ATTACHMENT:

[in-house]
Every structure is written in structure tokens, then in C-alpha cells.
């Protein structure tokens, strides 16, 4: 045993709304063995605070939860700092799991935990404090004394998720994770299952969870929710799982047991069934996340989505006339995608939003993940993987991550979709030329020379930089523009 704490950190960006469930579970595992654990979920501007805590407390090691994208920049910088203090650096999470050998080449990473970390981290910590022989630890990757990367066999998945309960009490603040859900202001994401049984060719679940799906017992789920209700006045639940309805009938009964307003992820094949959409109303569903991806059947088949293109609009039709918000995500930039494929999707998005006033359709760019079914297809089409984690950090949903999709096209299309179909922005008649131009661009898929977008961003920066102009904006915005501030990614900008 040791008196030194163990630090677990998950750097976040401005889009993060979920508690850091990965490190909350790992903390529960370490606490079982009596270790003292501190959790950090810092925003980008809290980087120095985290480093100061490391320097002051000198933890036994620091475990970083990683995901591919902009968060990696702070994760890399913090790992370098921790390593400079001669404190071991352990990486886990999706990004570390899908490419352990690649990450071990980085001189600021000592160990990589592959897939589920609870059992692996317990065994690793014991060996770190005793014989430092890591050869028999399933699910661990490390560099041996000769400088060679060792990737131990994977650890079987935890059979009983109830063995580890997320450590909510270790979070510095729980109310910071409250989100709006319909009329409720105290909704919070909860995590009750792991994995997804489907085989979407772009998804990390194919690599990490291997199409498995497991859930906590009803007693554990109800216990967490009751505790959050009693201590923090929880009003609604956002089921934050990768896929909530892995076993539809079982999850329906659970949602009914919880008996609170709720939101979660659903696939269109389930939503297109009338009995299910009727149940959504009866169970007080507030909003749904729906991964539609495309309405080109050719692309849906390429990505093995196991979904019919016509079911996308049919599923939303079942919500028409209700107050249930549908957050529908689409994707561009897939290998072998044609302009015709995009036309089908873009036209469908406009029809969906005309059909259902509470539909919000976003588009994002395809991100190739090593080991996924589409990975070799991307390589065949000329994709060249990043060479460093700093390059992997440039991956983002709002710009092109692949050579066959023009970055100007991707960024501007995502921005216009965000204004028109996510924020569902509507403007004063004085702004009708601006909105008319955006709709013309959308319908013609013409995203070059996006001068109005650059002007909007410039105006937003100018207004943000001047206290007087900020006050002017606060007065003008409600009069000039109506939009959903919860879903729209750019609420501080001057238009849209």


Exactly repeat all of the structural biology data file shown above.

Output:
[in-house]
Every structure is written in structure tokens, then in C-alpha cells.
């Protein structure tokens, strides 16, 4: 045993709304063995605070939860700092799991935990404090004394998720994770299952969870929710799982047991069934996340989505006339995608939003993940993987991550979709030329020379930089523009 704490950190960006469930579970595992654990979920501007805590407390090691994208920049910088203090650096999470050998080449990473970390981290910590022989630890990757990367066999998945309960009490603040859900202001994401049984060719679940799906017992789920209700006045639940309805009938009964307003992820094949959409109303569903991806059947088949293109609009039709918000995500930039494929999707998005006033359709760019079914297809089409984690950090949903999709096209299309179909922005008649131009661009898929977008961003920066102009904006915005501030990614900008 040791008196030194163990630090677990998950750097976040401005889009993060979920508690850091990965490190909350790992903390529960370490606490079982009596270790003292501190959790950090810092925003980008809290980087120095985290480093100061490391320097002051000198933890036994620091475990970083990683995901591919902009968060990696702070994760890399913090790992370098921790390593400079001669404190071991352990990486886990999706990004570390899908490419352990690649990450071990980085001189600021000592160990990589592959897939589920609870059992692996317990065994690793014991060996770190005793014989430092890591050869028999399933699910661990490390560099041996000769400088060679060792990737131990994977650890079987935890059979009983109830063995580890997320450590909510270790979070510095729980109310910071409250989100709006319909009329409720105290909704919070909860995590009750792991994995997804489907085989979407772009998804990390194919690599990490291997199409498995497991859930906590009803007693554990109800216990967490009751505790959050009693201590923090929880009003609604956002089921934050990768896929909530892995076993539809079982999850329906659970949602009914919880008996609170709720939101979660659903696939269109389930939503297109009338009995299910009727149940959504009866169970007080507030909003749904729906991964539609495309309405080109050719692309849906390429990505093995196991979904019919016509079911996308049919599923939303079942919500028409209700107050249930549908957050529908689409994707561009897939290998072998044609302009015709995009036309089908873009036209469908406009029809969906005309059909259902509470539909919000976003588009994002395809991100190739090593080991996924589409990975070799991307390589065949000329994709060249990043060479460093700093390059992997440039991956983002709002710009092109692949050579066959023009970055100007991707960024501007995502921005216009965000204004028109996510924020569902509507403007004063004085702004009708601006909105008319955006709709013309959308319908013609013409995203070059996006001068109005650059002007909007410039105006937003100018207004943000001047206290007087900020006050002017606060007065003008409600009069000039109506939009959903919860879903729209750019609420501080001057238009849209």